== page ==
May-Ying Lam for The Texas Tribune

Top Texas Lawmakers Call for Investigation and Action on State’s Energy Grid Operator

“The Electric Reliability Council of Texas has been anything but reliable over the past 48 hours,” Gov. Greg Abbott said in a statement.


Top Texas lawmakers call for investigation and action on state’s energy grid operator” was first published by The Texas Tribune, a nonprofit, nonpartisan media organization that informs Texans — and engages with them — about public policy, politics, government and statewide issues.

Texas’ top elected officials called for legislation and investigations into the operation of the state’s power grid after a massive winter storm caused millions of residents in the state to lose power for long spans during frigid temperatures.

Gov. Greg Abbott on Tuesday declared the reform of the Electric Reliability Council of Texas an emergency item for the 2021 legislative session. The declaration marks the issue as a top priority and allows lawmakers in the House and Senate to approve bills on the subject during the first 60 days of the session. ERCOT is a nonprofit that manages the grid used by about 90% of the state.

“The Electric Reliability Council of Texas has been anything but reliable over the past 48 hours,” Abbott said in a statement. “Far too many Texans are without power and heat for their homes as our state faces freezing temperatures and severe winter weather. This is unacceptable.”

The governor’s latest announcement came hours after Texas House Speaker Dade Phelan, R-Beaumont, asked two committees in the lower chamber to hold a joint hearing later this month to review the outages. Phelan, a Beaumont Republican, requested the House State Affairs and Energy Resources committees convene for the hearing on Feb. 25.

“We must cut through the finger-pointing and hear directly from stakeholders about the factors that contributed to generation staying down at a time when families needed it most, what our state can do to correct these issues and what steps regulators and grid operators are taking to safeguard our electric grid,” Phelan said in a news release.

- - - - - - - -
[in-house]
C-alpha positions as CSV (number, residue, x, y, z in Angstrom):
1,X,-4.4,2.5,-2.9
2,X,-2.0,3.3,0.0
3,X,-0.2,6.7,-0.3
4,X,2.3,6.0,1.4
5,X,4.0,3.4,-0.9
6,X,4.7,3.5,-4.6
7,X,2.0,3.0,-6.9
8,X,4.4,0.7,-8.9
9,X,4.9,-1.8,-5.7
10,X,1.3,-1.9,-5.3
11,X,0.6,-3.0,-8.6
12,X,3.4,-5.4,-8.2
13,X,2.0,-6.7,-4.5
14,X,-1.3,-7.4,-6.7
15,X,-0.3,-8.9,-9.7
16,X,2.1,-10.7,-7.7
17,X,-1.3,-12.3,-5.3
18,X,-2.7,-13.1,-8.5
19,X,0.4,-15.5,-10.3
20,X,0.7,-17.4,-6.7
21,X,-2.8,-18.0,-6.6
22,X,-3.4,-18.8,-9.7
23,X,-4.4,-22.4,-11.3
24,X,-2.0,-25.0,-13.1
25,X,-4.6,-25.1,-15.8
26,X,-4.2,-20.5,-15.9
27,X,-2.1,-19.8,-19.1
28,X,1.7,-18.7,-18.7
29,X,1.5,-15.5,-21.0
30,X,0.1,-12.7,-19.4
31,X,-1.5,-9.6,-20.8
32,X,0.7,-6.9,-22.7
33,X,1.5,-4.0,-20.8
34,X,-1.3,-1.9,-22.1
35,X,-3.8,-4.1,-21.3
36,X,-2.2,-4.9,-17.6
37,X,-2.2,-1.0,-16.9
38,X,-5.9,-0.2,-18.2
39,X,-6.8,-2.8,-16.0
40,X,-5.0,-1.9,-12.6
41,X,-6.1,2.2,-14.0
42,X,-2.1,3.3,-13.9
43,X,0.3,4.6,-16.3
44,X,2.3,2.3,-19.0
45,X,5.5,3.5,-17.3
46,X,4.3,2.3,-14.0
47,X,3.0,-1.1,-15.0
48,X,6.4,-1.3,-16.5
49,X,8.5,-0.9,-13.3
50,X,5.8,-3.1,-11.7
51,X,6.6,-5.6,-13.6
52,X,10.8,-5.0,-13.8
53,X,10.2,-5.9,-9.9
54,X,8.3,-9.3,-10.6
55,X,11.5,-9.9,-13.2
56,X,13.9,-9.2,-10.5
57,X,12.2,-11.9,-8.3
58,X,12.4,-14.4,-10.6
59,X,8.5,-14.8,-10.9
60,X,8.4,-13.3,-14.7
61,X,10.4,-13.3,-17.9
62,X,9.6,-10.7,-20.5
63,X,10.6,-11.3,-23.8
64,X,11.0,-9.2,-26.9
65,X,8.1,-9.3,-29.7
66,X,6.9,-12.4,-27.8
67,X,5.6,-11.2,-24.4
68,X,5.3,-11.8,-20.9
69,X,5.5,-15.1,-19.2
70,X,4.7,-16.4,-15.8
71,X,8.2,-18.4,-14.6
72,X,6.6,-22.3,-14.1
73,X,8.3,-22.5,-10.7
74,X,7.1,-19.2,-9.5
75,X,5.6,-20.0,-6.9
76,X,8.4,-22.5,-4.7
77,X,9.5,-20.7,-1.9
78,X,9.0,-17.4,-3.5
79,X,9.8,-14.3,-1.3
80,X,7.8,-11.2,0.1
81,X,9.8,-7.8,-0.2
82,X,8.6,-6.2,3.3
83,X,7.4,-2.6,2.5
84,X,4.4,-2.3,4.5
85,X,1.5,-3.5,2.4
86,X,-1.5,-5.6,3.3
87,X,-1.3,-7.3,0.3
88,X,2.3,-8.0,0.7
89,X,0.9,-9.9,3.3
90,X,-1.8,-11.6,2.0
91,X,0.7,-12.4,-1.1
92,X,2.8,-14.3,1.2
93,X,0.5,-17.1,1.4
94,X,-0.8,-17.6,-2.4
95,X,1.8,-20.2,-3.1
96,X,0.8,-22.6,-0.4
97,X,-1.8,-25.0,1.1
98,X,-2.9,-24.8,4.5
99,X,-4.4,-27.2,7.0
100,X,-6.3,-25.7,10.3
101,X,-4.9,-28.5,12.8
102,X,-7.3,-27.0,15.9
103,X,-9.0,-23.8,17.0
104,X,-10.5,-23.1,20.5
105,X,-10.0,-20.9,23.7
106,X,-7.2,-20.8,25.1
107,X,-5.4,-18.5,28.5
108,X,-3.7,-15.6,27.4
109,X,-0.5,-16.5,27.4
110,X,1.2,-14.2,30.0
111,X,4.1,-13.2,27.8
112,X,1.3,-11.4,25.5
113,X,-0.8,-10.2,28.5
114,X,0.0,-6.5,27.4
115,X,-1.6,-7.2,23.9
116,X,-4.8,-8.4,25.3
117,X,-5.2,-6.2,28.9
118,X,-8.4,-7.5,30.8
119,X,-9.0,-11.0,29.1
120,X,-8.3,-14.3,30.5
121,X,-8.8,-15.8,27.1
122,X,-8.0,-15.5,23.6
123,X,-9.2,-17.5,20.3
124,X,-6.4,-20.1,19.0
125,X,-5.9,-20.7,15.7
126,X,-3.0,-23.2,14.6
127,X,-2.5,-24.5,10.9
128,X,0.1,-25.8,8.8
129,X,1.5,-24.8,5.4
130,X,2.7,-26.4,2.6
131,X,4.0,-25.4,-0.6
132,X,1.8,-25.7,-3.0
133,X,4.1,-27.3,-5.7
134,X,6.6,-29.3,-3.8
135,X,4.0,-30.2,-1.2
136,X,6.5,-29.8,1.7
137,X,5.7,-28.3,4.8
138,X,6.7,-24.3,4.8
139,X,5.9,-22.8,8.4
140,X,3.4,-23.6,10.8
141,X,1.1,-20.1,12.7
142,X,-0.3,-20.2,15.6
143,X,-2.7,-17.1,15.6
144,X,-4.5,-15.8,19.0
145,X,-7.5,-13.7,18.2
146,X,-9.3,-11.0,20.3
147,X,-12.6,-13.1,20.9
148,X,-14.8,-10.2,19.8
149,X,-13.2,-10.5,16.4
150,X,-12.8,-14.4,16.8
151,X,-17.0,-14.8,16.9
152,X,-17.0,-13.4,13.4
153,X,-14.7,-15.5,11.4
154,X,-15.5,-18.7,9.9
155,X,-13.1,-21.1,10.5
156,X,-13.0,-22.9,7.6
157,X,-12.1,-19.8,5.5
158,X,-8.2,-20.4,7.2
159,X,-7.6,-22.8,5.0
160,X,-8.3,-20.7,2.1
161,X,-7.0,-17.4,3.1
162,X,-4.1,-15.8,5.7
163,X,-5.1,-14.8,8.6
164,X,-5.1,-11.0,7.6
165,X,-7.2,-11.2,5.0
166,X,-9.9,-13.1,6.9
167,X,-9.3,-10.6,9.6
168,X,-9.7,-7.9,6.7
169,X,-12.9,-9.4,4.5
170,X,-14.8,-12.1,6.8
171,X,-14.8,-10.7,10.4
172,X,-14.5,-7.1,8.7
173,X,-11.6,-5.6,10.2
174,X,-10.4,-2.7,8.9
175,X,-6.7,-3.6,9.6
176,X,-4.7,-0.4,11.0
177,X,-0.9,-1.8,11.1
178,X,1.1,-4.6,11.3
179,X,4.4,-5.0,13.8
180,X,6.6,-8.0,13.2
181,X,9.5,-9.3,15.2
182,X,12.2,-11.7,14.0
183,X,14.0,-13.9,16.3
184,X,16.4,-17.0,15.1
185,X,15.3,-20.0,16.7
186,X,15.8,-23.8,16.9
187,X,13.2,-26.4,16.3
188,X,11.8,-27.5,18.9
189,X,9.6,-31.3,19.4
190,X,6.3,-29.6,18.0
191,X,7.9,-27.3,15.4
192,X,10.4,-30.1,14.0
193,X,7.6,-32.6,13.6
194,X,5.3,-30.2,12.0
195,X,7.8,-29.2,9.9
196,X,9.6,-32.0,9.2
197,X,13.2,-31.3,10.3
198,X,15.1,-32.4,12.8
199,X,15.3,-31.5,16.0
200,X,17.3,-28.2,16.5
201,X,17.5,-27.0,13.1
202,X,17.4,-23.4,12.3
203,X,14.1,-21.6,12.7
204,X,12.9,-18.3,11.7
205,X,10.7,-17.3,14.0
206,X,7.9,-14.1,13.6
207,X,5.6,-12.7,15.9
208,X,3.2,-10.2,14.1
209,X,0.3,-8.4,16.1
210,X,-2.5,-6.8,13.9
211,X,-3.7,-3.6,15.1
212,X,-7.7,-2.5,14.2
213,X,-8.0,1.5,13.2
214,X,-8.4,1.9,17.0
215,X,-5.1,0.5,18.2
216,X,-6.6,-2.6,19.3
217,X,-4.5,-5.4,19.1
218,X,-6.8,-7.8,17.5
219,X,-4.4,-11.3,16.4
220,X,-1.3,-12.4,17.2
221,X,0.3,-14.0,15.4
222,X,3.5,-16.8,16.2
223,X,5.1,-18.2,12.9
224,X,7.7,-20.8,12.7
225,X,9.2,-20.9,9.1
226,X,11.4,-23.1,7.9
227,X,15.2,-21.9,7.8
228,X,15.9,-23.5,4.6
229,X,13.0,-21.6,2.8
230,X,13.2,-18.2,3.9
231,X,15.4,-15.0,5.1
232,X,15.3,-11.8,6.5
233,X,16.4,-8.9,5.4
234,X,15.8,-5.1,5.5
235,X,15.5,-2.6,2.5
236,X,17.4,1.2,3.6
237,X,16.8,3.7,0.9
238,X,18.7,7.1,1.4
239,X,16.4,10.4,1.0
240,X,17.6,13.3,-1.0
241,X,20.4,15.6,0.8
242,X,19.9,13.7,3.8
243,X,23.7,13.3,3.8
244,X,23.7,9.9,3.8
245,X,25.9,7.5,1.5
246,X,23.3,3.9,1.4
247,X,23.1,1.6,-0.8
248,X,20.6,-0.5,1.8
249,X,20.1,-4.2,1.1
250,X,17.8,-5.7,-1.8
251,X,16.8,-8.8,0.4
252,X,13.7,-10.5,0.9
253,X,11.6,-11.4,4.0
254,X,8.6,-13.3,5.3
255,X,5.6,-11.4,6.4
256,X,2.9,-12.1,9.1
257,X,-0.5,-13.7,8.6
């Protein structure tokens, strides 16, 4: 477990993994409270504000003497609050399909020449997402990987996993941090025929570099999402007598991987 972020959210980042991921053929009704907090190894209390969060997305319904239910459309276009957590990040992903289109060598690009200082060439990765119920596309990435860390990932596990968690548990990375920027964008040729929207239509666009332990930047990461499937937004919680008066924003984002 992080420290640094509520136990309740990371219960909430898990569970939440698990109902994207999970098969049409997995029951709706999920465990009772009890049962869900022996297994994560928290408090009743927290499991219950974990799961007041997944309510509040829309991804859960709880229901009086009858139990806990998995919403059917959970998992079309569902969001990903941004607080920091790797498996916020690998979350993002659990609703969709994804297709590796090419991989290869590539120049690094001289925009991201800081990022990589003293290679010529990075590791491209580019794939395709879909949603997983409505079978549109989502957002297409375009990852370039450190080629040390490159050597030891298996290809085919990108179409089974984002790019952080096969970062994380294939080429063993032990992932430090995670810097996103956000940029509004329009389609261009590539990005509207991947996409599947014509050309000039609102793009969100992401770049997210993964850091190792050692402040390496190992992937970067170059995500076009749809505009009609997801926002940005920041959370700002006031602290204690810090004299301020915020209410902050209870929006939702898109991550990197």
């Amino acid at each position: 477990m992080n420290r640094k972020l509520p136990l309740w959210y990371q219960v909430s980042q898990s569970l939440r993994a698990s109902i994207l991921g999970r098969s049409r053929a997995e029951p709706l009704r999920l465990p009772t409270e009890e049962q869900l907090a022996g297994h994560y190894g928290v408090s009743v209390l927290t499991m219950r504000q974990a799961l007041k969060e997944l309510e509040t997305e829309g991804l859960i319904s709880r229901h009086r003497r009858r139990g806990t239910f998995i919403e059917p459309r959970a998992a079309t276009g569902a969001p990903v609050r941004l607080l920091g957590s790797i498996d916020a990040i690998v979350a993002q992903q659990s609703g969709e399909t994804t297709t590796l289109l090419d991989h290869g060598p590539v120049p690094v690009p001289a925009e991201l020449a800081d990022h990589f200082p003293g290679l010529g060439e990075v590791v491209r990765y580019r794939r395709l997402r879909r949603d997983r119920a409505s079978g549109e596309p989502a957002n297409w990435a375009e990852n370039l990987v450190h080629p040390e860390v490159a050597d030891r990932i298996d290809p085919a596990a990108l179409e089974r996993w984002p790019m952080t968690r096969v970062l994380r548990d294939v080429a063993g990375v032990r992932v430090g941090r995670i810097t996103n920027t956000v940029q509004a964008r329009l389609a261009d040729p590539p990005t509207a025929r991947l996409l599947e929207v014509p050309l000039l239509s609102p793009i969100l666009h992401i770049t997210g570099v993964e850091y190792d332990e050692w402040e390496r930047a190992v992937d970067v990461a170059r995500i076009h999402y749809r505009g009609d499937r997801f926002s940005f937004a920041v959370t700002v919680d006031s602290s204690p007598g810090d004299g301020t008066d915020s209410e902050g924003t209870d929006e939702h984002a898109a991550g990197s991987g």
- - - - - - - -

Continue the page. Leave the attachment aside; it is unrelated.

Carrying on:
Later Tuesday, Lt. Gov. Dan Patrick, the head of the state Senate, said the Senate Business & Commerce Committee would also hold hearings “to get answers to our questions.”

“Millions of people without power during this arctic blast is life-threatening and unacceptable,” Patrick said in a statement. “We must get to the bottom of this to be sure we are better prepared even if an unprecedented weather event happens again.”

Dallas County Judge Clay Jenkins blamed the power failures, however, on Abbott and the Texas Railroad Commission, which regulates the oil and gas industry. He argued they prioritized commercial entities over residents by not requiring equipment to be better equipped for cold weather.

“We made a choice to get the lowest price possible for large commercial customers without doing the things that are necessary — that all the other states do — to protect residential customers in extreme weather,” he said.

“Bad policy predictably always leads to very bad results,” he added.

None of the three leaders proposed specific fixes for ERCOT or the state’s energy supply, and it’s unclear what ideas they might have in mind.

Other state officials have expressed concerns — and, in some cases, outrage — over ERCOT’s handling of the power outages. Millions of people have lost power, many for multiple hours or longer as temperatures remain well below freezing. At least 10 deaths have been reported. More freezing weather was expected for much of the state into Wednesday, and some areas are expected to see more snow.

“This whole situation is beyond infuriating. Completely unacceptable,” state Rep. Jeff Leach, R-Plano, posted on Facebook on Tuesday morning. “I am making it my personal mission to find those responsible for this and hold them to account. You deserve nothing less. You deserve better.”

One lawmaker, state Sen. José Menéndez, D-San Antonio, called on Twitter for ERCOT’s CEO and board to resign.

And during a phone briefing with ERCOT later Tuesday, a number of state lawmakers demanded answers into what went wrong — and what the Legislature may be able to do to prevent similar failures in the future.

“While I hear the explanation of the weather, it’s just not acceptable to me,” state Rep. Jasmine Crockett, D-Dallas, said on the call. “It’d be different if we were getting weather that no one else has ever experienced in the history of this country.”

Jolie McCullough contributed reporting.

This article originally appeared in The Texas Tribune at